Blue Boy Transformed

Long-time blog readers will have read about the demise of my favorite sock, Blue Boy, who with his boon companion Wildfoote, shuffled off this mortal coil in February. If you’re unfamiliar with that story, spend the 15 seconds required to read about the sock that lived fast and played hard. Then come back and join me here.

As you  may know, I like using things to their fullest — rather like Blue Boy lived his life. I’m like one of those Depression-era grandmas who saved balls of twine, only I save balls of yarn from worn-out socks.

I’m working on a new Bandwagon Blanket, in which I’m incorporating these sad little leftovers from formerly happy feet, and I thought today I’d give you a glimpse into what goes into transforming an old sock into something brand new.

First, I frogged the legs of Blue Boy and Wildfoote and wound the yarn into balls. (“Frog legs”? I slay me!)

"Oh, no! Mrs. Beth!"

“Oh, no! Mrs. Beth!”

Then, I skeined the yarn on my swift.

20160921_105127

While the yarn was still secure on the swift, I tied each skein in several places to keep it together. Notice how kinky the yarn is, after having been in sock form for some 7 years. (And we’re not talking kinky in the fun way. Obviously, Blue Boy has some ‘splaining to do.)

20160921_110500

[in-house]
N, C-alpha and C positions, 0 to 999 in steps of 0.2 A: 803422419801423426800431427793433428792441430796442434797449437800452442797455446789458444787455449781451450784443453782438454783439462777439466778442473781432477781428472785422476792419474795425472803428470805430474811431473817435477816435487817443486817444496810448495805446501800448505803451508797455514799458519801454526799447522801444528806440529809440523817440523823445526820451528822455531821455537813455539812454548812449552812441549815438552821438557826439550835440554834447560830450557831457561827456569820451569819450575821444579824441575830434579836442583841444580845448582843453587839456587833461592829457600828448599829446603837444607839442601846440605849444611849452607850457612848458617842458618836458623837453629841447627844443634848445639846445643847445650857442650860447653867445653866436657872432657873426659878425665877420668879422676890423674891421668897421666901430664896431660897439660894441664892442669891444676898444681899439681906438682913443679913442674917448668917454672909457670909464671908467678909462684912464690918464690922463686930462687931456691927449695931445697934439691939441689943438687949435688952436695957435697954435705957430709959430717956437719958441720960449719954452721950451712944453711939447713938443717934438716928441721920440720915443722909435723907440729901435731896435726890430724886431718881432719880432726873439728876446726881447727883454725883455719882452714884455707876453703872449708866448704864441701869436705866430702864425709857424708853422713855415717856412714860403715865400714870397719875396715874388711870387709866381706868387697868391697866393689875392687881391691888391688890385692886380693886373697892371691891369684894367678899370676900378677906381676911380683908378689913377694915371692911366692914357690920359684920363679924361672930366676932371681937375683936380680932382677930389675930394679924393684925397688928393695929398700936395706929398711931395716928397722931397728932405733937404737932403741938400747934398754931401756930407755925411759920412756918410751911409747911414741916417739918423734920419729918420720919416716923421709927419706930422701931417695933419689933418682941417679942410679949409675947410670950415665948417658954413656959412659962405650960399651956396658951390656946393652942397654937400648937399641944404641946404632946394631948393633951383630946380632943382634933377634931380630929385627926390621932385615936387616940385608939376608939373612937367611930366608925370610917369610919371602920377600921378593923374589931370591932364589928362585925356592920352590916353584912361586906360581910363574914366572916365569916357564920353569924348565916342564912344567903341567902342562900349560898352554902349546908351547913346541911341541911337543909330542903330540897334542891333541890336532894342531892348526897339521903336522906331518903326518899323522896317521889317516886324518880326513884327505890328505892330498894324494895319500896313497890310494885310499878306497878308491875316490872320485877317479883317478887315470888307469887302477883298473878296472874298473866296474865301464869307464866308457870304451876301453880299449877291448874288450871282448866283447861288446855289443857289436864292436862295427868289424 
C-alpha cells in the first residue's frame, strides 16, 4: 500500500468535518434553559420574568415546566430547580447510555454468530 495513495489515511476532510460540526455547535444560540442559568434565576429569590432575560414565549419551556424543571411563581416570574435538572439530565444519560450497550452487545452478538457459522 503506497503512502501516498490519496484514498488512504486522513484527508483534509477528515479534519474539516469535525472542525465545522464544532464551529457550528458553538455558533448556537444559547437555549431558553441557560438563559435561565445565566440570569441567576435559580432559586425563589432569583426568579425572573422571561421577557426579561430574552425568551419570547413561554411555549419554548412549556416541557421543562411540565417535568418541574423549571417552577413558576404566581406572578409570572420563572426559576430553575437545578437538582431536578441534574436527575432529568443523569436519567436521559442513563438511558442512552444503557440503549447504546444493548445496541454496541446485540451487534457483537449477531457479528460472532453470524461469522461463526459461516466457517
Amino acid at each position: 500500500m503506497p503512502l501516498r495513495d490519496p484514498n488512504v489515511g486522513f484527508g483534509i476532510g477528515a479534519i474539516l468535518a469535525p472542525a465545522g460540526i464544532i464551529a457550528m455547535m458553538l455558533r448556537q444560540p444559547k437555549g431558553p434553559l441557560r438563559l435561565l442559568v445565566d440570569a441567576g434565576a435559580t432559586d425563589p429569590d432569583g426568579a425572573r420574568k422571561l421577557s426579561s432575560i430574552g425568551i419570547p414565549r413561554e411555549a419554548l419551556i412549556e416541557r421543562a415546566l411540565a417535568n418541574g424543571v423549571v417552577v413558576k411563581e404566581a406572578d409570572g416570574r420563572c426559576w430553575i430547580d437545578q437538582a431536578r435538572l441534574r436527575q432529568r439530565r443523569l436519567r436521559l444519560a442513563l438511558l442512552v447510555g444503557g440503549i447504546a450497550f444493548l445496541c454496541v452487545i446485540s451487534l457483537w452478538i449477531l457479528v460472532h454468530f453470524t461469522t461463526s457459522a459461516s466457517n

Next, the skeins were treated to a leisurely bath in warm water and wool wash. Afterward, they were rolled in a towel to blot out excess water.

20160921_110705

Finally, I hung the 3 skeins in the basement to dry.

20160921_115229

Notice that I used clothespins at the bottom of each to weigh them down in order to discourage the kinks.

20160921_115239

Voila! Two skeins of beautiful, ready-to-repurpose yarn, along with a brand-new mitered square made from the third skein. In all, I was able to salvage 30 grams of good yarn from the two socks.

20160922_092058

See? Proof that worn-out old objects can be transformed into something beautiful. Have you ever repurposed yarn for a new project? Tell me about it in the comments.

This entry was posted in reusing, Scrap Projects, Tunisian Crochet, Tutorial. Bookmark the permalink.

Leave a Reply

Your email address will not be published. Required fields are marked *